Aside from allergy, interventional oncologic preprocedure assessment must include a thorough evaluation of the patient’s renal status. Many of these patients are often subjected to one or more high-volume contrast procedures, potentially jeopardizing their renal function. The most valuable role of CO2 in interventional oncology is the fact that it is not nephrotoxic. In fact, it is the only vascular imaging agent that can state this claim. Regardless of the type of embolization procedure, CO2 can replace iodinated contrast and offer patients life-prolonging or palliative procedures previously precluded because of renal insufficiency. This is exemplified by uterine fibroid embolization (UFE). A classic contraindication for this procedure is renal insufficiency; however, the size and anterior position of the uterine arteries make these vessels ideal candidates for CO2 angiography (Figure 2). The entire procedure can be performed using CO2 alone or with small amounts of contrast.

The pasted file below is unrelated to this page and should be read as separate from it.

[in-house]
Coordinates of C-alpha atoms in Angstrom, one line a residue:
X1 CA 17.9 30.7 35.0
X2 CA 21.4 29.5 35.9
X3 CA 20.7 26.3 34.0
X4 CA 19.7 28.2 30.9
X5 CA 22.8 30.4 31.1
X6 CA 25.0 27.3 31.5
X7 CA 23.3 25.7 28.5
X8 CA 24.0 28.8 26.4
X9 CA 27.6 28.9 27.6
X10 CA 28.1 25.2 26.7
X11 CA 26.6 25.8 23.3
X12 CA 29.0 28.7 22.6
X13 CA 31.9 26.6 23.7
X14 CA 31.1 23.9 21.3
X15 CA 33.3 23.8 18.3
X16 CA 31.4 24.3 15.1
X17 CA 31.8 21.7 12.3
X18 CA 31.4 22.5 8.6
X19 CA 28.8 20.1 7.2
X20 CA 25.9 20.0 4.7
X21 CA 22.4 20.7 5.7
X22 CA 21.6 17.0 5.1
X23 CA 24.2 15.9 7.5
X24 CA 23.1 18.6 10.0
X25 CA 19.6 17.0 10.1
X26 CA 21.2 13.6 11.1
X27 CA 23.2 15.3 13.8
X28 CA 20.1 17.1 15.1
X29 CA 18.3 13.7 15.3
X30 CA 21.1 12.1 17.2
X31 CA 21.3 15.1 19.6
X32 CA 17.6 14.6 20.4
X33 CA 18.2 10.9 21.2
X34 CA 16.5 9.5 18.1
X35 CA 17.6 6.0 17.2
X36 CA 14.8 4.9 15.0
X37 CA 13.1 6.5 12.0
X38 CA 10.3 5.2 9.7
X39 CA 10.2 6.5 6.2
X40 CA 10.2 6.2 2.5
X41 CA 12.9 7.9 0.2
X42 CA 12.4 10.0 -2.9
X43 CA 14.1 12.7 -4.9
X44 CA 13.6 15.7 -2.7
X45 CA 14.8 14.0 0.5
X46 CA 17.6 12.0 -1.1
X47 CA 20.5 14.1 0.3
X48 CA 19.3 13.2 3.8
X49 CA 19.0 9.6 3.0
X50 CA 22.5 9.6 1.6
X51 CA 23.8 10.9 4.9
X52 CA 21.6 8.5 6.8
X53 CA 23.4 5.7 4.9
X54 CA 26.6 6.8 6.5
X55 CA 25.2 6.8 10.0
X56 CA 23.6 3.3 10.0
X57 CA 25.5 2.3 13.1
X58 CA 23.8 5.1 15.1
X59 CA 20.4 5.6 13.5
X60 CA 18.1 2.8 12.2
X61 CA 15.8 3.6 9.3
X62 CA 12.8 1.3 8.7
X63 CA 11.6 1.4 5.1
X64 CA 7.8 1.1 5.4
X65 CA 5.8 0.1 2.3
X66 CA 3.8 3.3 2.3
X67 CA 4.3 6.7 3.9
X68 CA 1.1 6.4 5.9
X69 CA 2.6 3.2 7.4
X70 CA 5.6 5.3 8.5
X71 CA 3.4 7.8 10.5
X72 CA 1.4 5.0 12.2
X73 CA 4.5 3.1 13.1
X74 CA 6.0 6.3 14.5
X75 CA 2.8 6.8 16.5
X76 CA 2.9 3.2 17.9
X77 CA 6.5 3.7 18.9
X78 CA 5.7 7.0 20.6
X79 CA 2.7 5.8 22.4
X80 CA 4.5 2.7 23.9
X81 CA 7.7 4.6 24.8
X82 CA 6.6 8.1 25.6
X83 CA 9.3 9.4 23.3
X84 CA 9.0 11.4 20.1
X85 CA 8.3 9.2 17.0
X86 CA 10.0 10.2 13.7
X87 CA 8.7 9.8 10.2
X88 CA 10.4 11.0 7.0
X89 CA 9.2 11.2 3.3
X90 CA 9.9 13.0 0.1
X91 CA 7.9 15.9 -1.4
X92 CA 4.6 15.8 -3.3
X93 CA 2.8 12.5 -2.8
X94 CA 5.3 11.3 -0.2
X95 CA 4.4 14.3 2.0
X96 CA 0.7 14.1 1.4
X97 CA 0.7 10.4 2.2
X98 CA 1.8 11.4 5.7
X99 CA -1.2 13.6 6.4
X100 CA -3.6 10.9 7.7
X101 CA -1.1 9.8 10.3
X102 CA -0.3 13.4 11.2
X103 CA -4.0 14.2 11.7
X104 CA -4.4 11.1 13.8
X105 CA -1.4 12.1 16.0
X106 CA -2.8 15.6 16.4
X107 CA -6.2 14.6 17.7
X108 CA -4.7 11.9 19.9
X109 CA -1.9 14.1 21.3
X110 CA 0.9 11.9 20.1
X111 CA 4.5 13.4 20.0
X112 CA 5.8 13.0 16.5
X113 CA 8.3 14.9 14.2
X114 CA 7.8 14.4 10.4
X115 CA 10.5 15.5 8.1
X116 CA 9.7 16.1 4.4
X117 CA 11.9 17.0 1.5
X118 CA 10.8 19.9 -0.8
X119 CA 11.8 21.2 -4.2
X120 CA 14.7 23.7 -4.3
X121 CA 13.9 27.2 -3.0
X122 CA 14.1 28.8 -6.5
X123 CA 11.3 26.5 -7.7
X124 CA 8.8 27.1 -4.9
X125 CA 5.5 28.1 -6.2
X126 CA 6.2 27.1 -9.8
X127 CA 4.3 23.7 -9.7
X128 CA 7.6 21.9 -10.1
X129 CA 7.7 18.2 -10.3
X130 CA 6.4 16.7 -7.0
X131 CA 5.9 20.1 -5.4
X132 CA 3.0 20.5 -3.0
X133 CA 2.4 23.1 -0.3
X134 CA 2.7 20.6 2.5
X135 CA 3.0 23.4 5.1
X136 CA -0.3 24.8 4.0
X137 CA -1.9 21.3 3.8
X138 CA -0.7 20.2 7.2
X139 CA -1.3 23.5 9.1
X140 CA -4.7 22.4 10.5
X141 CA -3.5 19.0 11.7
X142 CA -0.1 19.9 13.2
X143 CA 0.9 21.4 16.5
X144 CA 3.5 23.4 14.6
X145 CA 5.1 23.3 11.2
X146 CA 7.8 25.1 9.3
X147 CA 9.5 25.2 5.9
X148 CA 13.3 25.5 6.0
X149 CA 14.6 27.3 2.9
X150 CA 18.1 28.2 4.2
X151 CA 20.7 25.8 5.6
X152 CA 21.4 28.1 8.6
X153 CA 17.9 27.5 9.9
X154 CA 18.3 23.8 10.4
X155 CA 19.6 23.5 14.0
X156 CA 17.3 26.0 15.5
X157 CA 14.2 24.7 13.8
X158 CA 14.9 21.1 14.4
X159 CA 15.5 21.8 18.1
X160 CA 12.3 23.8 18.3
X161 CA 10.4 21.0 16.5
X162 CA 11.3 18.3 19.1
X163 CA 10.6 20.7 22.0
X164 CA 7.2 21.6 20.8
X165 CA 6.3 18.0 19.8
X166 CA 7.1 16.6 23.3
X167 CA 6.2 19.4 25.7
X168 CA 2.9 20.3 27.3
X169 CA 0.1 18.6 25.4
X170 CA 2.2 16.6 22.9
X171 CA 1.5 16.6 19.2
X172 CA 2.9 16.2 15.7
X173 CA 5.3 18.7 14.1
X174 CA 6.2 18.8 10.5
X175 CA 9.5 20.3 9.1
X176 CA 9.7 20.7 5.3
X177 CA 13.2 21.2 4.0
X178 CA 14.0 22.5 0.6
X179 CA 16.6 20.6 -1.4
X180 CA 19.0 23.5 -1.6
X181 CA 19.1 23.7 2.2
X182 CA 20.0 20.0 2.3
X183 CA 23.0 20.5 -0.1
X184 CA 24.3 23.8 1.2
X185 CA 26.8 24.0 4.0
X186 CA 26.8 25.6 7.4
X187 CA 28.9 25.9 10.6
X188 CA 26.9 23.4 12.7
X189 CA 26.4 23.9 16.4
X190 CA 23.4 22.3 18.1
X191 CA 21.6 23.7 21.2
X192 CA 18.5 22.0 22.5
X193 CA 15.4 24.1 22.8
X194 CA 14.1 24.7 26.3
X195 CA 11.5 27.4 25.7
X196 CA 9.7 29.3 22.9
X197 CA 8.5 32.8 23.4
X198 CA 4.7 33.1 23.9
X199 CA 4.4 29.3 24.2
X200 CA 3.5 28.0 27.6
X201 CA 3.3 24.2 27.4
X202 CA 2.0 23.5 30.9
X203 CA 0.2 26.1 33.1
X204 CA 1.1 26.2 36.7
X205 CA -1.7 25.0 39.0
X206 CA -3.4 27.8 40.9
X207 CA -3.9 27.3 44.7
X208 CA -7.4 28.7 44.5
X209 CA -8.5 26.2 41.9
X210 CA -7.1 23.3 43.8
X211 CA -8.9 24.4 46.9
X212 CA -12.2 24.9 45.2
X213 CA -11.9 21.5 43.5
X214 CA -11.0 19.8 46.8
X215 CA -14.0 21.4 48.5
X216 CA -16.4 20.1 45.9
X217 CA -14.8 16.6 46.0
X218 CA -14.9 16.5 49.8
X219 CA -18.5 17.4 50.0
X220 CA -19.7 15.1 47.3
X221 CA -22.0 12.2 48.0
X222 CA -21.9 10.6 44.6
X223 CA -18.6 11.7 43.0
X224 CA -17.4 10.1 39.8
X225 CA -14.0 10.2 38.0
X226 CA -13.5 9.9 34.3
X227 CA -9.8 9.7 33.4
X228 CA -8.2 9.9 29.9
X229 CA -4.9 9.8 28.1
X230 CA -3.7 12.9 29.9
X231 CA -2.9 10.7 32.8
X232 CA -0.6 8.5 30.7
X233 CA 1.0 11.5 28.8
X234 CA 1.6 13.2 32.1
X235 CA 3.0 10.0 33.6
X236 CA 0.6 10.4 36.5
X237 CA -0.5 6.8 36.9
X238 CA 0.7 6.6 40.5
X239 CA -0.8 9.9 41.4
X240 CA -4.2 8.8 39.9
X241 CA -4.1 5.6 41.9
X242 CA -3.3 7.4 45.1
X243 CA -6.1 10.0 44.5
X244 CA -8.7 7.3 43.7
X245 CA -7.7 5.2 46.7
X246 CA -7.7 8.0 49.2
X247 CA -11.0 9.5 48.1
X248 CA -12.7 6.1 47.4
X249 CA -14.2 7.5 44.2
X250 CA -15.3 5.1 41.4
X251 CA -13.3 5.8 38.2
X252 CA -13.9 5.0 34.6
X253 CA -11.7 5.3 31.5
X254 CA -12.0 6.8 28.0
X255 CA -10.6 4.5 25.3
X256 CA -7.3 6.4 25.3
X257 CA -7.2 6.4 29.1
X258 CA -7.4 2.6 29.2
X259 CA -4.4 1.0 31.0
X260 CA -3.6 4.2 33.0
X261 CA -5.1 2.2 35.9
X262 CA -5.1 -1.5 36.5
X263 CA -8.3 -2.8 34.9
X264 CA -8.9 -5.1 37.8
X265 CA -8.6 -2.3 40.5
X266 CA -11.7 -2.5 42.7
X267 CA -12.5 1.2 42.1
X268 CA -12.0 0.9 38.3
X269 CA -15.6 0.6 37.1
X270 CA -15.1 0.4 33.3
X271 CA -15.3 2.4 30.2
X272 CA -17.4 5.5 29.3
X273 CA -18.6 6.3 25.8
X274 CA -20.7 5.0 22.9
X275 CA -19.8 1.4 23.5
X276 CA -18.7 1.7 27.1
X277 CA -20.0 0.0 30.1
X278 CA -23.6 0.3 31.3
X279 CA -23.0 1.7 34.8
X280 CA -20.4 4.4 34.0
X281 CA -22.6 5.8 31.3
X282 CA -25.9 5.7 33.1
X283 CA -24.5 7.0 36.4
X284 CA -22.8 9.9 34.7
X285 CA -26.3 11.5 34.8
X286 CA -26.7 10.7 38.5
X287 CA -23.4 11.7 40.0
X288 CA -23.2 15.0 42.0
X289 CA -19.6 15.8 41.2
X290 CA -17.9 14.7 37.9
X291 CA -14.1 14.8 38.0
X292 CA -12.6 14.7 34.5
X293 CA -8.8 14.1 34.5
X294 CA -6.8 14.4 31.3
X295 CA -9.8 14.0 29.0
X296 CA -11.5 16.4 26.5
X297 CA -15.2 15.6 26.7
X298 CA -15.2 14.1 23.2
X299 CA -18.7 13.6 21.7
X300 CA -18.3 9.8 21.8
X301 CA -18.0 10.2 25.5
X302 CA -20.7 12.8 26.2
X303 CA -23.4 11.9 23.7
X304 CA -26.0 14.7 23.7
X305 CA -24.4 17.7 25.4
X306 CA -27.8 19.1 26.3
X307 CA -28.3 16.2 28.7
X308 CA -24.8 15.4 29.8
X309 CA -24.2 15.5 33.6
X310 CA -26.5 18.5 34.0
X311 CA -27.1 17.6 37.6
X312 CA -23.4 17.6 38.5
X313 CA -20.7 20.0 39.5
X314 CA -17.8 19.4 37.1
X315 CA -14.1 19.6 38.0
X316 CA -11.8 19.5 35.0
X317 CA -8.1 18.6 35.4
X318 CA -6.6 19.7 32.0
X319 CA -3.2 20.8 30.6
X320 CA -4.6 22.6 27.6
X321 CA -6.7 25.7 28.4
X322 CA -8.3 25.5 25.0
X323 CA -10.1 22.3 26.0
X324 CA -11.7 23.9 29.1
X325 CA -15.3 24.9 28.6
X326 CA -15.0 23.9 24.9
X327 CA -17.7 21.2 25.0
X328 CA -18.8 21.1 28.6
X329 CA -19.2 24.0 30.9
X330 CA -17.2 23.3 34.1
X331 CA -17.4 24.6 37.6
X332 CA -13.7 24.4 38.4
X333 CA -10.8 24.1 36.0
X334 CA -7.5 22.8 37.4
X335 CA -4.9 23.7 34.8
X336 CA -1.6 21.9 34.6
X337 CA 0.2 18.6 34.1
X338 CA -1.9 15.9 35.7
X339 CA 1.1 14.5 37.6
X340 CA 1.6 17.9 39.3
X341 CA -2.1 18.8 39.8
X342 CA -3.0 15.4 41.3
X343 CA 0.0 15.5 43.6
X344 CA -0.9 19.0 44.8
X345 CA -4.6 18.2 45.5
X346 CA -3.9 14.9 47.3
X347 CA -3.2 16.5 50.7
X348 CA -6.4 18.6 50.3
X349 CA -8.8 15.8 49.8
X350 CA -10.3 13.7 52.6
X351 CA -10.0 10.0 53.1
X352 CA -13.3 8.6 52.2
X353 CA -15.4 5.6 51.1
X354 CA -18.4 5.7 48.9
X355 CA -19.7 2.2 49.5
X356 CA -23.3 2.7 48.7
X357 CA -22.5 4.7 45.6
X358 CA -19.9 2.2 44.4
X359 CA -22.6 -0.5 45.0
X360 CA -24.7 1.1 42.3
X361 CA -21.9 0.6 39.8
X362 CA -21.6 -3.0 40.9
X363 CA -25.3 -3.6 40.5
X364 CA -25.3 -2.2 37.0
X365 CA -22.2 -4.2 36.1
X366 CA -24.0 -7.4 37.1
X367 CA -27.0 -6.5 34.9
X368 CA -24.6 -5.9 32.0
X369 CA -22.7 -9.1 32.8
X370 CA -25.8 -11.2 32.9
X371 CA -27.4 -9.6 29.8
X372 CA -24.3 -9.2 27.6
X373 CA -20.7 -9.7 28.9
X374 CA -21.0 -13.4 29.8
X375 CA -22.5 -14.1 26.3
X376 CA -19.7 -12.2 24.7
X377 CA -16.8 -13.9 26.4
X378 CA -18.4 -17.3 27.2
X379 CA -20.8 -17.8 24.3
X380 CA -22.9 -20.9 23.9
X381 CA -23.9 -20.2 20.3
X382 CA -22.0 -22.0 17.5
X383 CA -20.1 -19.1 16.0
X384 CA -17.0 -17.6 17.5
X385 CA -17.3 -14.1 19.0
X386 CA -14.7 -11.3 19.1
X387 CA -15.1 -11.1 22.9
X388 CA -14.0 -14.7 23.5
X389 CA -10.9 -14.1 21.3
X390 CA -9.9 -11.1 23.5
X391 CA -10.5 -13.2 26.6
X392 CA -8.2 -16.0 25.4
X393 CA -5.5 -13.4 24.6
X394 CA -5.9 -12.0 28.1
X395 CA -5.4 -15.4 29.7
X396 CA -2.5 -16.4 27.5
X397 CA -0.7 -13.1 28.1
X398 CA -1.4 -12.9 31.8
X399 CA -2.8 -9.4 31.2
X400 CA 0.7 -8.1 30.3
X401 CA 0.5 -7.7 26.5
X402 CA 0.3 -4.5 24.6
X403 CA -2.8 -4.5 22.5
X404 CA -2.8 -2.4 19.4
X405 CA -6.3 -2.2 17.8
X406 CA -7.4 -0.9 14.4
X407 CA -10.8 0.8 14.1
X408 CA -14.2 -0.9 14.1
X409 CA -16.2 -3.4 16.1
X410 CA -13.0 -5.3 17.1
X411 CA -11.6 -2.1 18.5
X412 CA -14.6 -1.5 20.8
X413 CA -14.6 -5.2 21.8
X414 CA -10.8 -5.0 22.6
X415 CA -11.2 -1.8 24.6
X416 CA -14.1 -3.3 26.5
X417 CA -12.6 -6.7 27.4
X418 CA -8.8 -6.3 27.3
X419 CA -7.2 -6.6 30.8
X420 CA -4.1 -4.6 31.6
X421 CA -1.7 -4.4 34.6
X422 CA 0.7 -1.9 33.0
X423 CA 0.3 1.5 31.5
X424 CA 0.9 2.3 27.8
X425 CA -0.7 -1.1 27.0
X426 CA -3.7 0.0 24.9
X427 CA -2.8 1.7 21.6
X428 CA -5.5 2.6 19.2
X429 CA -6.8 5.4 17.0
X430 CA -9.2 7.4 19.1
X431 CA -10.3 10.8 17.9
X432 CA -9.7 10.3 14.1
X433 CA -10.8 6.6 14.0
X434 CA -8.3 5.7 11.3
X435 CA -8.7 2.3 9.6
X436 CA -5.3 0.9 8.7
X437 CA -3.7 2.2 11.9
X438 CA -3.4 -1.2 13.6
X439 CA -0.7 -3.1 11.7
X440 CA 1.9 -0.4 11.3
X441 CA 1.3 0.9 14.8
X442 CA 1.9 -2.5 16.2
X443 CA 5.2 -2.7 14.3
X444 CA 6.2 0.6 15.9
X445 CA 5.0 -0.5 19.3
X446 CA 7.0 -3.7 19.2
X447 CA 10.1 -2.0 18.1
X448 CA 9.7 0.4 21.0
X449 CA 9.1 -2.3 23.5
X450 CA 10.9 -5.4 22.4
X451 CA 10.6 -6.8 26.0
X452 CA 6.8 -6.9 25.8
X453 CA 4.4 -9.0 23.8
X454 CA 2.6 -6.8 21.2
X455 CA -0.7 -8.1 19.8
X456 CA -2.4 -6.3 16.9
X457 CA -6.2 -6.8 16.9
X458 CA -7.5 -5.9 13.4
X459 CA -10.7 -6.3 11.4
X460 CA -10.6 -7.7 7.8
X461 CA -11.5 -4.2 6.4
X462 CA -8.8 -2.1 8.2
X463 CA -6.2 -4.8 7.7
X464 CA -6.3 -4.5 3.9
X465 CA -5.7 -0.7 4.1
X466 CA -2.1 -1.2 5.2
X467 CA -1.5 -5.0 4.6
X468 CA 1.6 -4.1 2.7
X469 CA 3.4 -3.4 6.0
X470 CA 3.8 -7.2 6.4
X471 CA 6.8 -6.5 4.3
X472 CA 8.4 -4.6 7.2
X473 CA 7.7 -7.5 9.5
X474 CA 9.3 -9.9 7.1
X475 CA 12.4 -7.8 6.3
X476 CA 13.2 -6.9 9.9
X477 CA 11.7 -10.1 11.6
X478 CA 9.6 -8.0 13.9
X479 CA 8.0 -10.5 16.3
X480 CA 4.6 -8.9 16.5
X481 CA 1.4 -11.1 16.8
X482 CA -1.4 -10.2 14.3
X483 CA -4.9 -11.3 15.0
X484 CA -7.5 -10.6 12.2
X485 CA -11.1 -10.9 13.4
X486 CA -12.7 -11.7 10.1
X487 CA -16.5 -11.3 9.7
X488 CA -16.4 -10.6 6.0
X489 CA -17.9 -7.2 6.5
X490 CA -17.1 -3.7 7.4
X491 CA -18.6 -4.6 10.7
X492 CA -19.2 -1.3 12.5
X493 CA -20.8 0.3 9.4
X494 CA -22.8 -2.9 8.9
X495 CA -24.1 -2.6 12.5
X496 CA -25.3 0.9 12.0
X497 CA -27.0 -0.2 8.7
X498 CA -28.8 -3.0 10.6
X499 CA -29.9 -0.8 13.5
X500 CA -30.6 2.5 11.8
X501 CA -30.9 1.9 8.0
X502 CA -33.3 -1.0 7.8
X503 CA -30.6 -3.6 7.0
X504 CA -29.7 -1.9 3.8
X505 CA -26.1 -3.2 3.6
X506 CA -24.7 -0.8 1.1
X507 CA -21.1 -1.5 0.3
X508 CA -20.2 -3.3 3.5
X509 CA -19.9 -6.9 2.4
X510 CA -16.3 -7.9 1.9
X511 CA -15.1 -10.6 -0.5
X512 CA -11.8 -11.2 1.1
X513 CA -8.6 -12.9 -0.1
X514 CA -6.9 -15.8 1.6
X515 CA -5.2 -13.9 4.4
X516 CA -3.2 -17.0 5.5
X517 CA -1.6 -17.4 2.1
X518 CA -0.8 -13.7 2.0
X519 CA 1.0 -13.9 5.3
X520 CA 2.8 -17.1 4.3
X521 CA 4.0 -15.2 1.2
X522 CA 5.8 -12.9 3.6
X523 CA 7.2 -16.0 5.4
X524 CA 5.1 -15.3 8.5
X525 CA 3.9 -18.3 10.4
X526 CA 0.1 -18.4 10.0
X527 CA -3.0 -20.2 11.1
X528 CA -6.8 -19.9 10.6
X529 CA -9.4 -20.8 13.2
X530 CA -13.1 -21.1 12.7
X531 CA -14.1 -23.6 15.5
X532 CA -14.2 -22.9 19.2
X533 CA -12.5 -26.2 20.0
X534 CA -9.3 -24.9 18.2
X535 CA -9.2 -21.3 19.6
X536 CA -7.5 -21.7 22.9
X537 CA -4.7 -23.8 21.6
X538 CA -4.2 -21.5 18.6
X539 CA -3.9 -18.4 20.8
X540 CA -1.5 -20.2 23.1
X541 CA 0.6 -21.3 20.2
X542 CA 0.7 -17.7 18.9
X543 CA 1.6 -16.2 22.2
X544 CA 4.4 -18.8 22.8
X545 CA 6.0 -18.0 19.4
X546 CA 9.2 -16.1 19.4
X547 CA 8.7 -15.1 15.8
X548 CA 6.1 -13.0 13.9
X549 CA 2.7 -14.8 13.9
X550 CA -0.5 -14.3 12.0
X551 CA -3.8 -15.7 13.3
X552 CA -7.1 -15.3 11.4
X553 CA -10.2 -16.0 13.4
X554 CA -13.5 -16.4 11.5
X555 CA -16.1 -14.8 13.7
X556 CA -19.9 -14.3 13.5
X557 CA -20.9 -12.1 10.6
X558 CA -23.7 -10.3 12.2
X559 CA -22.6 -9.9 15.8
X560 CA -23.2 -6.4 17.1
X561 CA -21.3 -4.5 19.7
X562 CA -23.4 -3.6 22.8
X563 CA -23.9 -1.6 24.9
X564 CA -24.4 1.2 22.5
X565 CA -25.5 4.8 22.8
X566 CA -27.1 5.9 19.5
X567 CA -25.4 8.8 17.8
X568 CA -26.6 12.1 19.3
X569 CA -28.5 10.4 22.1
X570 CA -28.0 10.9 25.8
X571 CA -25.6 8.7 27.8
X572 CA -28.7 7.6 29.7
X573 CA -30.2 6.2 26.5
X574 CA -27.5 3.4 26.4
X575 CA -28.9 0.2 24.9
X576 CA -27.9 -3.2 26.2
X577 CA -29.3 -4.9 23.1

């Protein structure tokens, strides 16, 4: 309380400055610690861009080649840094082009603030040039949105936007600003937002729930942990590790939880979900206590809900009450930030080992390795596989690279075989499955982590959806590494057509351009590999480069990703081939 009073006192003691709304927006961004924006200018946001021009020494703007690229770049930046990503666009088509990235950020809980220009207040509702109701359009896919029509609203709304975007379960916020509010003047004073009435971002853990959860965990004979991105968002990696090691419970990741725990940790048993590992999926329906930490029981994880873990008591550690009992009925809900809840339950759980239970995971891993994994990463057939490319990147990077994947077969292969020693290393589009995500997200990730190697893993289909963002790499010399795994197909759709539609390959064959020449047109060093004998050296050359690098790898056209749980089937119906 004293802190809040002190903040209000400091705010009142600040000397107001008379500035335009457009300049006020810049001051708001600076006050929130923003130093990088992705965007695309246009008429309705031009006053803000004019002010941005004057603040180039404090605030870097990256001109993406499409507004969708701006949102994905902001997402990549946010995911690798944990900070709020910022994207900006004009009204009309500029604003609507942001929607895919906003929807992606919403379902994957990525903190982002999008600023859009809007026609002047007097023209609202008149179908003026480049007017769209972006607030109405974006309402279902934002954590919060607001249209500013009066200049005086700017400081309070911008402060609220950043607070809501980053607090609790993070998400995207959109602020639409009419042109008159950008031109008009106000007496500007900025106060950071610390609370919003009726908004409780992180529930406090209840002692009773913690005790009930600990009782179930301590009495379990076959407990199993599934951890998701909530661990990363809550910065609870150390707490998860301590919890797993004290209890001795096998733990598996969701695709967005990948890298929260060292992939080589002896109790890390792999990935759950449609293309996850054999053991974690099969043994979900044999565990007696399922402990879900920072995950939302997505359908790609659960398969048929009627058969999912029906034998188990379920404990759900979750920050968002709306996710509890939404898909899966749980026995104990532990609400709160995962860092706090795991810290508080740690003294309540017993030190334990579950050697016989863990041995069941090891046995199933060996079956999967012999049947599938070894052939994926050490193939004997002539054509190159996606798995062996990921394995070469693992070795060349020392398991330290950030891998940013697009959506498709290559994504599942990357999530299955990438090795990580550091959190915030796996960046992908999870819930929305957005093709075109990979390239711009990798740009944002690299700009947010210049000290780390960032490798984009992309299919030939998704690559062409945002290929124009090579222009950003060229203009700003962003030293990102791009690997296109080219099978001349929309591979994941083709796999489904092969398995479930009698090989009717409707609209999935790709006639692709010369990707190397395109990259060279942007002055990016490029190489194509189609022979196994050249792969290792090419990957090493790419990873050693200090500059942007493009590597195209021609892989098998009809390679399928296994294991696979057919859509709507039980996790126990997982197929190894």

In addition to patients with obvious preexisting renal insufficiency in whom the use of CO2 angiography is intuitive, many interventional oncology patients with apparent normal renal function are at risk for contrast-induced nephropathy. One of the principal risks predisposing this group of patients to renal insufficiency is their age. Excluding those patients undergoing UFE, a preponderance of oncology patients are elderly. Despite near-normal creatinine values, patients older than 70 years have a > 30% chance of having an abnormally low glomerular filtration rate.11 Therefore, any insult to the kidneys in this group could result in significant renal insufficiency. One group that is especially vulnerable to renal compromise is that of patients with renal cell carcinoma who require embolization embolization of the entire kidney or a subsequent renal cell carcinoma long-bone metastasis.12Many of these patients are elderly and have a solitary, partially functioning kidney. In these susceptible individuals, CO2 can be used throughout the embolization procedure, significantly lowering if not eliminating the administration of iodinated contrast.